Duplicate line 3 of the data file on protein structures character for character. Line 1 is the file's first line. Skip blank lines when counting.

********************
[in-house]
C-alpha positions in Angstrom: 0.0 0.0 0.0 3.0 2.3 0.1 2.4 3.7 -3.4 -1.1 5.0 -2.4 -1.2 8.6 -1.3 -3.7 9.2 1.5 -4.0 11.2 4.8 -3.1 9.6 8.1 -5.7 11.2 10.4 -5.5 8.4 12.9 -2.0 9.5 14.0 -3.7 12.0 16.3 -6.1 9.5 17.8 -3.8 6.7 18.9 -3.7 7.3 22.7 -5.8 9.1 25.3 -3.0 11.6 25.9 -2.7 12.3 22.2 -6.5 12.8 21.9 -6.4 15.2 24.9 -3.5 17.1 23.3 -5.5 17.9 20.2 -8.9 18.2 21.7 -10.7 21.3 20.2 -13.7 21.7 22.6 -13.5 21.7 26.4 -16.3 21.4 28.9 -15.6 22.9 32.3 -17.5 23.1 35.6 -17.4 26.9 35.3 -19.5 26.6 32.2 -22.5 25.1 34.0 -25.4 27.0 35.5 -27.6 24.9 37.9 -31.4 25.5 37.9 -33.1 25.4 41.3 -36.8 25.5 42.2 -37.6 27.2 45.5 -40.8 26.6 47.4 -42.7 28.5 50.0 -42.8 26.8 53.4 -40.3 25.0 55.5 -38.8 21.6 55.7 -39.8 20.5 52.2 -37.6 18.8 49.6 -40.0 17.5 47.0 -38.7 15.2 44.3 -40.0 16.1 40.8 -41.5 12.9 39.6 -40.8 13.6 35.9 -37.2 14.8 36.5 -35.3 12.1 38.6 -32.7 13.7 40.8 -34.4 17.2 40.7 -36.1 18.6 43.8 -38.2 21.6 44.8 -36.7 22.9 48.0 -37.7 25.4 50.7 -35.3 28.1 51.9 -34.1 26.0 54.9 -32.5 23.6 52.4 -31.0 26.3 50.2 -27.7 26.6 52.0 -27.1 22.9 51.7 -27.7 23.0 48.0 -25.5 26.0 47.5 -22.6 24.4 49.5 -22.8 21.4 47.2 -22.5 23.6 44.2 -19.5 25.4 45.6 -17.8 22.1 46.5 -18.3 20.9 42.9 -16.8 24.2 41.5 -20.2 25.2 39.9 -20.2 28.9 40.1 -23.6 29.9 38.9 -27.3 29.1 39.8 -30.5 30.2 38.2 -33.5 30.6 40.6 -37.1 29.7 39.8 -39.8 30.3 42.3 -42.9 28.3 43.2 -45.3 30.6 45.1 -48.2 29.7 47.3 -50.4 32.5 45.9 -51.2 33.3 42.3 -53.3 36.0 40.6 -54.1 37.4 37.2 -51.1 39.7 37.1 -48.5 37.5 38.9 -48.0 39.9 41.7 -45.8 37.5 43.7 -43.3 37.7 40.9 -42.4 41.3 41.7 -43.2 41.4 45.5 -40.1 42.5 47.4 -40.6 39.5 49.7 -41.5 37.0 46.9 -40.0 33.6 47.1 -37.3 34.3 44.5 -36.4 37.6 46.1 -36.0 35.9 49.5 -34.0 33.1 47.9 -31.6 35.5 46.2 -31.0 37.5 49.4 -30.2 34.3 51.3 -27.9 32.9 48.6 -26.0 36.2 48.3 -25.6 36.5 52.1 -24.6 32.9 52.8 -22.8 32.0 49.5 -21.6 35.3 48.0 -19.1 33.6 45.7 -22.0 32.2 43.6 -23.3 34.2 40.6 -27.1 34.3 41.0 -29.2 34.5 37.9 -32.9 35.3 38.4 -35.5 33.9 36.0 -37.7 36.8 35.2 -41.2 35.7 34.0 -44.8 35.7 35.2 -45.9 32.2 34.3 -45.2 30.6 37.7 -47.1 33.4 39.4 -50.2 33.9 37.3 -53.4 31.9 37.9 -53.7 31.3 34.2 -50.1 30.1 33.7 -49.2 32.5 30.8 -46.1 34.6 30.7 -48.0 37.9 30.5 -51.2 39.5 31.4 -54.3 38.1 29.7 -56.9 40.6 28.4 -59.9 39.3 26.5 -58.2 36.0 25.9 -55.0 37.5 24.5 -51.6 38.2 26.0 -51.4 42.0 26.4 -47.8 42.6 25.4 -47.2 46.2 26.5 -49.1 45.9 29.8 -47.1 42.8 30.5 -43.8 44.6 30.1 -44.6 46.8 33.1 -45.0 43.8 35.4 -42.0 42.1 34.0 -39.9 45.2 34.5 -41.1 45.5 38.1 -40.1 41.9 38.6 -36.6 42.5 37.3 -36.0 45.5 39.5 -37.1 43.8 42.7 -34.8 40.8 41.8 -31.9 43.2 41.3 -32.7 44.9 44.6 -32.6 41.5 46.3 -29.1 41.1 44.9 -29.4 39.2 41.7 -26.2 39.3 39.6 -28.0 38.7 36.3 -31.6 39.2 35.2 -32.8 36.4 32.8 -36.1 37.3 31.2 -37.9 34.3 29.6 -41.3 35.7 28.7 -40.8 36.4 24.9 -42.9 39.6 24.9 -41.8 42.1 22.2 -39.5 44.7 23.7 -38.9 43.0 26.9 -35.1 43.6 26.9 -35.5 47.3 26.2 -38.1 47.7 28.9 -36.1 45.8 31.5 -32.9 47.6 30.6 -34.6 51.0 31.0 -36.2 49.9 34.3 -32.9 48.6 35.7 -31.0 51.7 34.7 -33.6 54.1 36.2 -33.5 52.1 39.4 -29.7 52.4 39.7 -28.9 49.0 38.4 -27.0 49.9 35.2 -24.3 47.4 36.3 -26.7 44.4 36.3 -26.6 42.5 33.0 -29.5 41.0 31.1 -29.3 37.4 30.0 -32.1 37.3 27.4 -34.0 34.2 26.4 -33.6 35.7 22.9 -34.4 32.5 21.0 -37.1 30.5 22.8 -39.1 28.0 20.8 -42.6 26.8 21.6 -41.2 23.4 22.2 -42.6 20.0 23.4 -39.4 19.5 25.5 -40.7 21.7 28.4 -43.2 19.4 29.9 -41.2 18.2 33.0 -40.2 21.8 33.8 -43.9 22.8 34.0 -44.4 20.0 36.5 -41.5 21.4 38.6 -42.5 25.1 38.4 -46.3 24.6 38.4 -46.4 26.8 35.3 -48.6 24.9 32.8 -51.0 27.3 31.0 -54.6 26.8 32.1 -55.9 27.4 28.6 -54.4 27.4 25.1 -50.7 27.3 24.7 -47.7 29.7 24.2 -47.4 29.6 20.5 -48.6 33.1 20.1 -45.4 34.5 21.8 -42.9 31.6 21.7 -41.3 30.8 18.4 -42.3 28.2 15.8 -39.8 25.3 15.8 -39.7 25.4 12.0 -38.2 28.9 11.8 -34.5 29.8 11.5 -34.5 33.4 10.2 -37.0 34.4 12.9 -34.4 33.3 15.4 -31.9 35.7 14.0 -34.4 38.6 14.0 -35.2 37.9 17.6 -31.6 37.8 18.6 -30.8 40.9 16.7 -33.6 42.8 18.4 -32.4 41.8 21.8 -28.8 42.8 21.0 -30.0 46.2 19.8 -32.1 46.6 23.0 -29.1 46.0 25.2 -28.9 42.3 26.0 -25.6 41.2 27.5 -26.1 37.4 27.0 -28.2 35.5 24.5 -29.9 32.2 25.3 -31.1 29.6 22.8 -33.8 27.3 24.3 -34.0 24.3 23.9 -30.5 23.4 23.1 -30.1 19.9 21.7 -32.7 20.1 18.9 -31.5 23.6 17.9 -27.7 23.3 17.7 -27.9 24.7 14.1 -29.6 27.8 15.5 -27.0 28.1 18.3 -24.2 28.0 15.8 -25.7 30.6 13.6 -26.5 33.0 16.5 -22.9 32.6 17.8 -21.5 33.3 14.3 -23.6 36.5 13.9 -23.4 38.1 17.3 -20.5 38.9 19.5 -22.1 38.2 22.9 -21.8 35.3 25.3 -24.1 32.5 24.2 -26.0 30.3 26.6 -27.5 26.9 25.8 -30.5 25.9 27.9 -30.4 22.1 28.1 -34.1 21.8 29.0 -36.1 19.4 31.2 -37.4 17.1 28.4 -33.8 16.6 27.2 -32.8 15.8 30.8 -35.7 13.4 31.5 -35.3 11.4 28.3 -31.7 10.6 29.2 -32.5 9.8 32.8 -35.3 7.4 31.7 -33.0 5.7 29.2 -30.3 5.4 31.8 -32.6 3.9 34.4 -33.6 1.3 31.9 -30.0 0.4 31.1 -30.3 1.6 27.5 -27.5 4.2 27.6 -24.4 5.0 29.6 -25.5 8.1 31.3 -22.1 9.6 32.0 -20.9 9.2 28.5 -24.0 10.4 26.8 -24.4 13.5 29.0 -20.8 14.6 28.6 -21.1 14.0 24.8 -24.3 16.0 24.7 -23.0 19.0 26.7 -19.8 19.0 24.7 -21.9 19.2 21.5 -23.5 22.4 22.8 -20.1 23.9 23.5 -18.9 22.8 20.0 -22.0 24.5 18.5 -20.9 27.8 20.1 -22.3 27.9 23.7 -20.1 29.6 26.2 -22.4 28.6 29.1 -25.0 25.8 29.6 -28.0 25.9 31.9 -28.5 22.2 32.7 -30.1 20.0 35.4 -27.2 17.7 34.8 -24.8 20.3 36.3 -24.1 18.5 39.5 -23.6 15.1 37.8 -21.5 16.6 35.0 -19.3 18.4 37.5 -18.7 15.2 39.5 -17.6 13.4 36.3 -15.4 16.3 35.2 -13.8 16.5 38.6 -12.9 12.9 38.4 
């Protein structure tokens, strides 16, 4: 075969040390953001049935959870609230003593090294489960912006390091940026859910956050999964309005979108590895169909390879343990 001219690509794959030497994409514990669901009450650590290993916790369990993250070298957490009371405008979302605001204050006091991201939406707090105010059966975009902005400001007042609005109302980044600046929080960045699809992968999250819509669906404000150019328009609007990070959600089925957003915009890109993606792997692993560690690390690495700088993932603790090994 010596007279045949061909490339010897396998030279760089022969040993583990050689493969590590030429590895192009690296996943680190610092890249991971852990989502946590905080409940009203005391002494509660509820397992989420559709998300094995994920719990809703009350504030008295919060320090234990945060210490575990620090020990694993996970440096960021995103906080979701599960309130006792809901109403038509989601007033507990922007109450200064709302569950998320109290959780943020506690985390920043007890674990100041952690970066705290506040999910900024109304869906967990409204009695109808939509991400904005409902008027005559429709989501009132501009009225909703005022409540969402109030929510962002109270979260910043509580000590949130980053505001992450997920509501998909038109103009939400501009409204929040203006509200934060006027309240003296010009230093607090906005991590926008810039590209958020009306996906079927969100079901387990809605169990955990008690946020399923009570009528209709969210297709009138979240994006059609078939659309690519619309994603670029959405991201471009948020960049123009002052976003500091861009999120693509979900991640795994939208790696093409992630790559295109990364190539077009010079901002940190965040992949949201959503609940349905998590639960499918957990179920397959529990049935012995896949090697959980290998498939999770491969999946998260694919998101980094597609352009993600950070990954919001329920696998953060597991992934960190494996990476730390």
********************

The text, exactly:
């Protein structure tokens, strides 16, 4: 075969040390953001049935959870609230003593090294489960912006390091940026859910956050999964309005979108590895169909390879343990 001219690509794959030497994409514990669901009450650590290993916790369990993250070298957490009371405008979302605001204050006091991201939406707090105010059966975009902005400001007042609005109302980044600046929080960045699809992968999250819509669906404000150019328009609007990070959600089925957003915009890109993606792997692993560690690390690495700088993932603790090994 010596007279045949061909490339010897396998030279760089022969040993583990050689493969590590030429590895192009690296996943680190610092890249991971852990989502946590905080409940009203005391002494509660509820397992989420559709998300094995994920719990809703009350504030008295919060320090234990945060210490575990620090020990694993996970440096960021995103906080979701599960309130006792809901109403038509989601007033507990922007109450200064709302569950998320109290959780943020506690985390920043007890674990100041952690970066705290506040999910900024109304869906967990409204009695109808939509991400904005409902008027005559429709989501009132501009009225909703005022409540969402109030929510962002109270979260910043509580000590949130980053505001992450997920509501998909038109103009939400501009409204929040203006509200934060006027309240003296010009230093607090906005991590926008810039590209958020009306996906079927969100079901387990809605169990955990008690946020399923009570009528209709969210297709009138979240994006059609078939659309690519619309994603670029959405991201471009948020960049123009002052976003500091861009999120693509979900991640795994939208790696093409992630790559295109990364190539077009010079901002940190965040992949949201959503609940349905998590639960499918957990179920397959529990049935012995896949090697959980290998498939999770491969999946998260694919998101980094597609352009993600950070990954919001329920696998953060597991992934960190494996990476730390």